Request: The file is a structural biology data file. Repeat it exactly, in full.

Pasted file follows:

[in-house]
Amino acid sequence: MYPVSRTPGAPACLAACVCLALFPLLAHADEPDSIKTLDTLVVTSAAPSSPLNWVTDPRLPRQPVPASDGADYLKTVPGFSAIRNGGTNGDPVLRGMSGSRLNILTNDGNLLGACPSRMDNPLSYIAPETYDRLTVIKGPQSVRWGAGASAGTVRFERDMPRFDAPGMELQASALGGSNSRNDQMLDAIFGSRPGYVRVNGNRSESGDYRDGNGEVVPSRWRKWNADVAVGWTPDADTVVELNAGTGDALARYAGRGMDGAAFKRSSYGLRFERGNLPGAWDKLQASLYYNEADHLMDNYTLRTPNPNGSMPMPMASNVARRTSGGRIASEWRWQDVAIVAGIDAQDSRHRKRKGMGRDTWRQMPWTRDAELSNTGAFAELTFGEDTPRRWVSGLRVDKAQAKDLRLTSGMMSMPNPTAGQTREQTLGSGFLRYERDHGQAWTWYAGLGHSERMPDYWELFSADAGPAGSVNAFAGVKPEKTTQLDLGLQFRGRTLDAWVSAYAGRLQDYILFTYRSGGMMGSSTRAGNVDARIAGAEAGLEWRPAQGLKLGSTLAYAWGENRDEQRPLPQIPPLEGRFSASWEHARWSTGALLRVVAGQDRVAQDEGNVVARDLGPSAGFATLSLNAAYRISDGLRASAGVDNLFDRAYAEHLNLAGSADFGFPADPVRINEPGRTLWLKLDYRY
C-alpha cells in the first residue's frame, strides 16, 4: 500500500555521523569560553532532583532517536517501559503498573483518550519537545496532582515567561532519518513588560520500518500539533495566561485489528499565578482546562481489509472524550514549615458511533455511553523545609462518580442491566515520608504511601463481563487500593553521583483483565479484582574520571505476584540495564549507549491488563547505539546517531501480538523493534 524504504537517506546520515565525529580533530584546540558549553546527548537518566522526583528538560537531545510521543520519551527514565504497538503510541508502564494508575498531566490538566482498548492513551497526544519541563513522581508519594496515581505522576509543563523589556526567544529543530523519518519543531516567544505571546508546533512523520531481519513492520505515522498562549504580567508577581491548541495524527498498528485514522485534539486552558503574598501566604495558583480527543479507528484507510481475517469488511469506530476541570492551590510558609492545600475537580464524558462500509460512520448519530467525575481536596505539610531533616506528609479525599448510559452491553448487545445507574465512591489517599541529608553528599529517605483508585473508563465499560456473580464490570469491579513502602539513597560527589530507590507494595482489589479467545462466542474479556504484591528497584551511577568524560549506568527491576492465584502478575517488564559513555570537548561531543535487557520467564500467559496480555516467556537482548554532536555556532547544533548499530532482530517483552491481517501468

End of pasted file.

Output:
[in-house]
Amino acid sequence: MYPVSRTPGAPACLAACVCLALFPLLAHADEPDSIKTLDTLVVTSAAPSSPLNWVTDPRLPRQPVPASDGADYLKTVPGFSAIRNGGTNGDPVLRGMSGSRLNILTNDGNLLGACPSRMDNPLSYIAPETYDRLTVIKGPQSVRWGAGASAGTVRFERDMPRFDAPGMELQASALGGSNSRNDQMLDAIFGSRPGYVRVNGNRSESGDYRDGNGEVVPSRWRKWNADVAVGWTPDADTVVELNAGTGDALARYAGRGMDGAAFKRSSYGLRFERGNLPGAWDKLQASLYYNEADHLMDNYTLRTPNPNGSMPMPMASNVARRTSGGRIASEWRWQDVAIVAGIDAQDSRHRKRKGMGRDTWRQMPWTRDAELSNTGAFAELTFGEDTPRRWVSGLRVDKAQAKDLRLTSGMMSMPNPTAGQTREQTLGSGFLRYERDHGQAWTWYAGLGHSERMPDYWELFSADAGPAGSVNAFAGVKPEKTTQLDLGLQFRGRTLDAWVSAYAGRLQDYILFTYRSGGMMGSSTRAGNVDARIAGAEAGLEWRPAQGLKLGSTLAYAWGENRDEQRPLPQIPPLEGRFSASWEHARWSTGALLRVVAGQDRVAQDEGNVVARDLGPSAGFATLSLNAAYRISDGLRASAGVDNLFDRAYAEHLNLAGSADFGFPADPVRINEPGRTLWLKLDYRY
C-alpha cells in the first residue's frame, strides 16, 4: 500500500555521523569560553532532583532517536517501559503498573483518550519537545496532582515567561532519518513588560520500518500539533495566561485489528499565578482546562481489509472524550514549615458511533455511553523545609462518580442491566515520608504511601463481563487500593553521583483483565479484582574520571505476584540495564549507549491488563547505539546517531501480538523493534 524504504537517506546520515565525529580533530584546540558549553546527548537518566522526583528538560537531545510521543520519551527514565504497538503510541508502564494508575498531566490538566482498548492513551497526544519541563513522581508519594496515581505522576509543563523589556526567544529543530523519518519543531516567544505571546508546533512523520531481519513492520505515522498562549504580567508577581491548541495524527498498528485514522485534539486552558503574598501566604495558583480527543479507528484507510481475517469488511469506530476541570492551590510558609492545600475537580464524558462500509460512520448519530467525575481536596505539610531533616506528609479525599448510559452491553448487545445507574465512591489517599541529608553528599529517605483508585473508563465499560456473580464490570469491579513502602539513597560527589530507590507494595482489589479467545462466542474479556504484591528497584551511577568524560549506568527491576492465584502478575517488564559513555570537548561531543535487557520467564500467559496480555516467556537482548554532536555556532547544533548499530532482530517483552491481517501468